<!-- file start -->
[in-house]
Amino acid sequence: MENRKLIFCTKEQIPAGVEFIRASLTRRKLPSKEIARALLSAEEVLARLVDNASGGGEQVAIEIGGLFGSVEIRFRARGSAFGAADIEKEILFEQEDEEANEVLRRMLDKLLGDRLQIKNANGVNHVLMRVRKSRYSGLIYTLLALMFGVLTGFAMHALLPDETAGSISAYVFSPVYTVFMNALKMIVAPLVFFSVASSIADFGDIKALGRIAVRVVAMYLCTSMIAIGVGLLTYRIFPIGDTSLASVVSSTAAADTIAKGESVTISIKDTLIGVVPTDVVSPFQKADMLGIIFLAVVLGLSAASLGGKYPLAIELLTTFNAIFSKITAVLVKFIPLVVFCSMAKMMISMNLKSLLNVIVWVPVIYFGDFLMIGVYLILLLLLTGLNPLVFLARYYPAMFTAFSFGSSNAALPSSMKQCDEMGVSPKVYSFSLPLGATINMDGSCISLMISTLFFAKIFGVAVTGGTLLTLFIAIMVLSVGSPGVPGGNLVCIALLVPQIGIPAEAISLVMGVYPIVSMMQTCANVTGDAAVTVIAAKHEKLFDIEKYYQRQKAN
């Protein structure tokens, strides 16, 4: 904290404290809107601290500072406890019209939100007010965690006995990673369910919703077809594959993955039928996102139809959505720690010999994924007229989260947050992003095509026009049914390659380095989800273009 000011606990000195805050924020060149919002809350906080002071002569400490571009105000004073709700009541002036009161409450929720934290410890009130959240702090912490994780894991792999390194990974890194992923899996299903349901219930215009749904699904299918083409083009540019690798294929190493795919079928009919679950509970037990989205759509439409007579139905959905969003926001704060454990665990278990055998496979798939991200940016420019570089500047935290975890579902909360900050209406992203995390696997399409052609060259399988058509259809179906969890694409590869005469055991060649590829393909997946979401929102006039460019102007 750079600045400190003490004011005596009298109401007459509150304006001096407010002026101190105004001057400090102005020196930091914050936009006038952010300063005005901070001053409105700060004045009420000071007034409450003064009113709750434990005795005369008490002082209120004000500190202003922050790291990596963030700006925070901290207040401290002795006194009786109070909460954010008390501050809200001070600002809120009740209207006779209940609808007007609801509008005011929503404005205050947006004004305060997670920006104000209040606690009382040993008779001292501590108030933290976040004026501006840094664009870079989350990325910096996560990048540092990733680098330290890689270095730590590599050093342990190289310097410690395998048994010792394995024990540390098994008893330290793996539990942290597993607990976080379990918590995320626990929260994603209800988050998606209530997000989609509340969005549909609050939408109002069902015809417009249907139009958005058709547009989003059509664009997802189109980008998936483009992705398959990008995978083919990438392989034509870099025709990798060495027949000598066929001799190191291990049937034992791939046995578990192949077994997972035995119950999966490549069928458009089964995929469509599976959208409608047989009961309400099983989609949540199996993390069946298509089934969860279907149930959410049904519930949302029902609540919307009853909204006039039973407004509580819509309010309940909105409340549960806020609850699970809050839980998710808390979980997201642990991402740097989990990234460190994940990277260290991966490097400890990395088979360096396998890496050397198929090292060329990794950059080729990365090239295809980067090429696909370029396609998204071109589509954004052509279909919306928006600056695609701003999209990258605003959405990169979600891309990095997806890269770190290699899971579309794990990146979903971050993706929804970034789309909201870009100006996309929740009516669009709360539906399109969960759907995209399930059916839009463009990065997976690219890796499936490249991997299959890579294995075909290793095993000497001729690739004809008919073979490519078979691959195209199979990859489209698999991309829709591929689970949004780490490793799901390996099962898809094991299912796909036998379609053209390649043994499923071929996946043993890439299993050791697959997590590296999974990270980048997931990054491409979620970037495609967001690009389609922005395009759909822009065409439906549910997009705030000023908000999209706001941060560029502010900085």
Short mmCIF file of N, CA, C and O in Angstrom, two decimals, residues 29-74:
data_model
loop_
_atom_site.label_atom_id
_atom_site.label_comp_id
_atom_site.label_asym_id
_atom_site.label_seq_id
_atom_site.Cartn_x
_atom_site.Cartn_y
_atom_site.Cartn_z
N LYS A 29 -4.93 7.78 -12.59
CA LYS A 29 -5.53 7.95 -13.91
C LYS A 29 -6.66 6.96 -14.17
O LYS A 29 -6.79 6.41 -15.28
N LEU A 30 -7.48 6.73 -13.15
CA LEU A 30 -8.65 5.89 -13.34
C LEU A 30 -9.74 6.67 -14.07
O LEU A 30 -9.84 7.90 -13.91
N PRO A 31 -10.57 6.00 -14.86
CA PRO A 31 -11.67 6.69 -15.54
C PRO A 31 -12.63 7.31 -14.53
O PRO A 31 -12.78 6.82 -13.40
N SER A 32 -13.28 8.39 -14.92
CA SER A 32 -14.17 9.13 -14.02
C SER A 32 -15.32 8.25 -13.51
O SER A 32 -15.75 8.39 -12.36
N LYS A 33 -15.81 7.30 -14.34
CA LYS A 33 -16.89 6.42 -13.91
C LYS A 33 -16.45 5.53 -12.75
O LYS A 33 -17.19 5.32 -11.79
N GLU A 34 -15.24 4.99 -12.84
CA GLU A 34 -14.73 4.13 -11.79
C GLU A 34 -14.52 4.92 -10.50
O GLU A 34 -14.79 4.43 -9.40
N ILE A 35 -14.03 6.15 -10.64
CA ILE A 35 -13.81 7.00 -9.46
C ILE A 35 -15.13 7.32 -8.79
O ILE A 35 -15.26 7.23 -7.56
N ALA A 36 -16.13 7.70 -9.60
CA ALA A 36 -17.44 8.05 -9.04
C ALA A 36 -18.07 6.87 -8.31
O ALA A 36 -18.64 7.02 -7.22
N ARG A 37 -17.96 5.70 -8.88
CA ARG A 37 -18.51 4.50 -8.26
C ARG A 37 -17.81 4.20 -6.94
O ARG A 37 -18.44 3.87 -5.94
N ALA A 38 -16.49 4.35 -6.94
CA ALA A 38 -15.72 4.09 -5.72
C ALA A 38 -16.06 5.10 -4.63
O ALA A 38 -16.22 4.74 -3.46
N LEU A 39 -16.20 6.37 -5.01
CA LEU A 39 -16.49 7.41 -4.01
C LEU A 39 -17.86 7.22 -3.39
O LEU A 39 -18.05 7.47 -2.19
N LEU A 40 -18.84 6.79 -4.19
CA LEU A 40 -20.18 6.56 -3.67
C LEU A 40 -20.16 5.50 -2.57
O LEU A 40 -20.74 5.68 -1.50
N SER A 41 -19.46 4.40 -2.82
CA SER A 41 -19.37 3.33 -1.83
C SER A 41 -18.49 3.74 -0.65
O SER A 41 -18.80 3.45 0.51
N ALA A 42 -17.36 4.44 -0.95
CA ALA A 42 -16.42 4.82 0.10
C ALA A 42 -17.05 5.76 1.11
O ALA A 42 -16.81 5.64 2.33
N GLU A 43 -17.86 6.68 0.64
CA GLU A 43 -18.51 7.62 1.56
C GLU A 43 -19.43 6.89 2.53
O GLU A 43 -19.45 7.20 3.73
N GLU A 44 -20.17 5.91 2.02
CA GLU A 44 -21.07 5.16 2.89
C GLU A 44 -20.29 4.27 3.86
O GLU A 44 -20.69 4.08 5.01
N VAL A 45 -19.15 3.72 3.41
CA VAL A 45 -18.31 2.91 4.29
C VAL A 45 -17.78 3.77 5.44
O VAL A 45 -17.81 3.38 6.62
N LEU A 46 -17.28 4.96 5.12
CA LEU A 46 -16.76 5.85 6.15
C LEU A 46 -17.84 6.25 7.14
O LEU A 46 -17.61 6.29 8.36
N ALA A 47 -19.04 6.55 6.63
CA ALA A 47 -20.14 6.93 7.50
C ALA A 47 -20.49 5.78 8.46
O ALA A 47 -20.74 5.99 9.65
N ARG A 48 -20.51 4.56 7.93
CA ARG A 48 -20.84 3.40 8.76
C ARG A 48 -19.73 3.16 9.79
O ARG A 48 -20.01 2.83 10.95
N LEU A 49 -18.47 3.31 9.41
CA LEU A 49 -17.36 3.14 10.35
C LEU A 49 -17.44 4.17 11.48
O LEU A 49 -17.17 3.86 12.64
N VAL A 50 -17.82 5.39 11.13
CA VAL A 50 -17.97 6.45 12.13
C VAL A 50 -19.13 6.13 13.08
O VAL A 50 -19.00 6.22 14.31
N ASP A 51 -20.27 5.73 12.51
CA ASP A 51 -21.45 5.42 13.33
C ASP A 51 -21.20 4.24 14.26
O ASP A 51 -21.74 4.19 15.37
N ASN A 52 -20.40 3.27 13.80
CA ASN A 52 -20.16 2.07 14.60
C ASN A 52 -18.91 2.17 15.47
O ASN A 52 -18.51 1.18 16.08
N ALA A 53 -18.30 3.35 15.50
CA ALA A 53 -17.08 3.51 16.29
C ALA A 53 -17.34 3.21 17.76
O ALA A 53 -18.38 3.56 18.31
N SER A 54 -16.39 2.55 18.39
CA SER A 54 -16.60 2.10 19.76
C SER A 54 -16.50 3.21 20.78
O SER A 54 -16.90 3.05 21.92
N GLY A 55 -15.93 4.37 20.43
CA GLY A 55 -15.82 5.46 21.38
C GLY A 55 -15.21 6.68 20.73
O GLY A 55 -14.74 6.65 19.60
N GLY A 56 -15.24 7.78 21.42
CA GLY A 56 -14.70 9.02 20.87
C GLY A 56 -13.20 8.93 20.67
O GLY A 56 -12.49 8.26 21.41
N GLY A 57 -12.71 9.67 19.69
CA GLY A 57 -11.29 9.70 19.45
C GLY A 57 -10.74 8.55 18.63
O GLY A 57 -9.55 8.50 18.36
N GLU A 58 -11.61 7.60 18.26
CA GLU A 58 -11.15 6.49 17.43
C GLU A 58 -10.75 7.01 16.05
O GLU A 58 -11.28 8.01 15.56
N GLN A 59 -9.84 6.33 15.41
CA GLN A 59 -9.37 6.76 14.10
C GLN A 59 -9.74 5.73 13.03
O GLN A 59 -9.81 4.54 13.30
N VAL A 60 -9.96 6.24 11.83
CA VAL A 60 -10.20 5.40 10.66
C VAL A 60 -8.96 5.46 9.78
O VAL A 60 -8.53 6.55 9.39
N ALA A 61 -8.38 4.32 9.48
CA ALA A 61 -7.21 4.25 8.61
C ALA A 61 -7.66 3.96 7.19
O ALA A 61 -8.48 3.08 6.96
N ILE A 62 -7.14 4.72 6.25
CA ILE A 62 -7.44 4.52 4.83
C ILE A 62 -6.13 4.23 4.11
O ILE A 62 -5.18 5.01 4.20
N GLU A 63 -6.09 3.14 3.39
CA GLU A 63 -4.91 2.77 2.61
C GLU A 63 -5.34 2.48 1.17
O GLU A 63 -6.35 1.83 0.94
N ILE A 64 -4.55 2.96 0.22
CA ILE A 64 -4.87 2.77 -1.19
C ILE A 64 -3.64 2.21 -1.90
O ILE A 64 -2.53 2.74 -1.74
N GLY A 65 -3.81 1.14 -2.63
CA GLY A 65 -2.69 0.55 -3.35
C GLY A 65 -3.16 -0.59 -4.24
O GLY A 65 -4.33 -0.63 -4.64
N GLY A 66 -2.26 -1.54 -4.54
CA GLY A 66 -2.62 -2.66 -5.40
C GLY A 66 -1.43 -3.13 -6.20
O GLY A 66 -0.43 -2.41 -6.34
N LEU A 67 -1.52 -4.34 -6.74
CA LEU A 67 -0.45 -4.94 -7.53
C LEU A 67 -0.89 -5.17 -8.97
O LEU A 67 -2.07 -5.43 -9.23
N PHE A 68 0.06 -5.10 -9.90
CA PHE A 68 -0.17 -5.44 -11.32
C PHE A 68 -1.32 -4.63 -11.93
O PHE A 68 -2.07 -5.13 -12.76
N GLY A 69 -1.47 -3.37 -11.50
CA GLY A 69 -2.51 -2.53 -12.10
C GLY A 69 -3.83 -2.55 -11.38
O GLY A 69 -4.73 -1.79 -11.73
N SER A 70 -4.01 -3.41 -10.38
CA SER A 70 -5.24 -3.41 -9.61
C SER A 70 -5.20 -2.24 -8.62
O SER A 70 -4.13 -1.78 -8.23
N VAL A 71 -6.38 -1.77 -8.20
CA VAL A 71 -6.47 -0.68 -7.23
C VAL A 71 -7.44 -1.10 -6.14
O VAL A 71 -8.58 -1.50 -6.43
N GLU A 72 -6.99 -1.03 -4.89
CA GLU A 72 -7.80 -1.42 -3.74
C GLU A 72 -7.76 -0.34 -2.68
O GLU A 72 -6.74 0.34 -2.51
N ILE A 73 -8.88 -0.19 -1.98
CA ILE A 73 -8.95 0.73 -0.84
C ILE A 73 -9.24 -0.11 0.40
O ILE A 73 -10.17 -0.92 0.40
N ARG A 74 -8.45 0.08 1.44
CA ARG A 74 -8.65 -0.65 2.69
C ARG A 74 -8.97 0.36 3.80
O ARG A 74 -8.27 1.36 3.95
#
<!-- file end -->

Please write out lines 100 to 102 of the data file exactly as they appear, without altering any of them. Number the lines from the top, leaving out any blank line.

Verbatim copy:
C VAL A 50 -19.13 6.13 13.08
O VAL A 50 -19.00 6.22 14.31
N ASP A 51 -20.27 5.73 12.51